At IMPOWER, we believe that the national debate on high needs has overly focussed on funding rather than looking more comprehensively at value, resources and children’s needs. We all want the best possible outcomes for children, not just a blank cheque. But to achieve this, the sector needs to be clear about what ‘good’ looks like and how that should be measured. We are therefore delighted that The MJ has published our Top 10 ranking of councils in relation to high needs, as well as an article from me setting out the purpose of the list.
We want our list to be the starting point for a much-needed debate; by sharing our Top 10 ranking, we hope to spark interest, challenge and ideas. It’s clear that despite the more than £6 billion invested last year, some parent groups are unhappy at the services that their children with high needs are receiving, and schools and frontline workers are fighting for resources. The system is not working well enough, and we should ask what value the £6 billion has brought, question where the system can change, and learn from the best councils.
What does ‘good’ look like?
Our approach to delivering positive and sustainable change is to start by asking ‘what does good looks like in high needs?’. Too often, schools and frontline workers are understandably firefighting rather than setting an ambition and then putting in place the resources needed to achieve it. High needs can be lost in the mix of issues that schools and Departments of Children’s Services are managing every day. By assessing council performance in high needs, we are deliberately redrawing the boundaries and focussing on one area.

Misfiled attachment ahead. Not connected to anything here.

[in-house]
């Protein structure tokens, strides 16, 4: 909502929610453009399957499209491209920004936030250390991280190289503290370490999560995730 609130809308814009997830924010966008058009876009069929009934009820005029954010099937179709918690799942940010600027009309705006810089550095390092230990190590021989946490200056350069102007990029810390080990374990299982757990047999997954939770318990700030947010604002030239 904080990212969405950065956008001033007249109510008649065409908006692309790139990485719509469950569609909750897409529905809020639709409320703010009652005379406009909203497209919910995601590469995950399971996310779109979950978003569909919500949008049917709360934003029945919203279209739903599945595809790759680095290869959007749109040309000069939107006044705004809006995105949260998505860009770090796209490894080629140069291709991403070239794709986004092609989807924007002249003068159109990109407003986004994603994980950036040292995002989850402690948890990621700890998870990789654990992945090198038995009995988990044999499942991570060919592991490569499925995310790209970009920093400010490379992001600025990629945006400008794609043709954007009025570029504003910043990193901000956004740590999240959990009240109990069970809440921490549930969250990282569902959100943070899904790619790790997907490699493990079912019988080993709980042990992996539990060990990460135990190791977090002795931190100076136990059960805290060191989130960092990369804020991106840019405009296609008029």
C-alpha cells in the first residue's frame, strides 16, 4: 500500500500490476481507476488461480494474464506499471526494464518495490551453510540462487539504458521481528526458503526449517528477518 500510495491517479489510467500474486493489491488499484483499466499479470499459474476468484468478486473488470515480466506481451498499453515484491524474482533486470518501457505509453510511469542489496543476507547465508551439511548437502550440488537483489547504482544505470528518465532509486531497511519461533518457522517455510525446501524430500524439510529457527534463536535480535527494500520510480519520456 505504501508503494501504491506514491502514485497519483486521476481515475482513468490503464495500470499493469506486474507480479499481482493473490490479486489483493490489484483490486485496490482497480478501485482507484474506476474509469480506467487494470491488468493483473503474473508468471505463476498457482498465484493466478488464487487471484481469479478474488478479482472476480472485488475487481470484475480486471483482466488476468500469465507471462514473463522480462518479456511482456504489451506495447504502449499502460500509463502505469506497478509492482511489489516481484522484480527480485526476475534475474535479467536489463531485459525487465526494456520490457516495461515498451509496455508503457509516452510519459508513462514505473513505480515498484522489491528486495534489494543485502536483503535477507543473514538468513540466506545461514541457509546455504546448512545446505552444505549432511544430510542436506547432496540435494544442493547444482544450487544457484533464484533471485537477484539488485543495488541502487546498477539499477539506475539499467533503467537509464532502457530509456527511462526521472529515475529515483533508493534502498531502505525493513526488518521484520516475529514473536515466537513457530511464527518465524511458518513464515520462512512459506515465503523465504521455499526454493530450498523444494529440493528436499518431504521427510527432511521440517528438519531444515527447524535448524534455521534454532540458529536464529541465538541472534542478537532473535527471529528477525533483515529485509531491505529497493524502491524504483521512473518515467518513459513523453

This is different from Ofsted and CQC which together look across all of children’s services. By definition, therefore, our Top 10 does not align with Ofsted/CQC reporting as we are assessing different outcomes. The ranking reflects IMPOWER’s view of ‘good’: using publicly available data and the IMPOWER INDEX (our benchmarking tool for evaluating councils), we have selected and weighted a set of indicators that best reflect high needs performance. We use overall performance data rather than looking at individual case reviews.
Opinions will differ on how to measure performance in this area, and some people might take issue that our Top 10 does not align with their personal experience or with Ofsted. Of course, we stand by our analysis, but we do want to encourage a debate so that councils and schools can explain where spend is focused and what impact and outcomes it is delivering across the board and for individuals. It is in their best interests to be able to articulate clearly how additional national funding would make a difference for children, and to demonstrate how they are putting inclusion at the heart of what they do.
The implications of the ‘energy crisis’ will start to become more apparent as the year